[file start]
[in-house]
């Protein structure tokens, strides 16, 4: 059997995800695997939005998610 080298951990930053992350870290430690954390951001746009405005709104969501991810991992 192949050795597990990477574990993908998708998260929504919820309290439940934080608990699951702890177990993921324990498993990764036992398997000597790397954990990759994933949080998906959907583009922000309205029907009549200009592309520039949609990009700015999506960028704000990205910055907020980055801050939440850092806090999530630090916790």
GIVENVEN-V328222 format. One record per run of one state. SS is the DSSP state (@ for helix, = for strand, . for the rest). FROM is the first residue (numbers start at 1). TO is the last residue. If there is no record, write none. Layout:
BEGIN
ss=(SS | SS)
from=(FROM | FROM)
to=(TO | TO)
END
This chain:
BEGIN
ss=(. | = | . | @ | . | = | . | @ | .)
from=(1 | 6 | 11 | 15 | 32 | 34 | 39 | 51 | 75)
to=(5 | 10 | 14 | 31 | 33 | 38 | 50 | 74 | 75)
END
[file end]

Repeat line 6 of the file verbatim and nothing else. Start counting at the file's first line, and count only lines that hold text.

from=(FROM | FROM)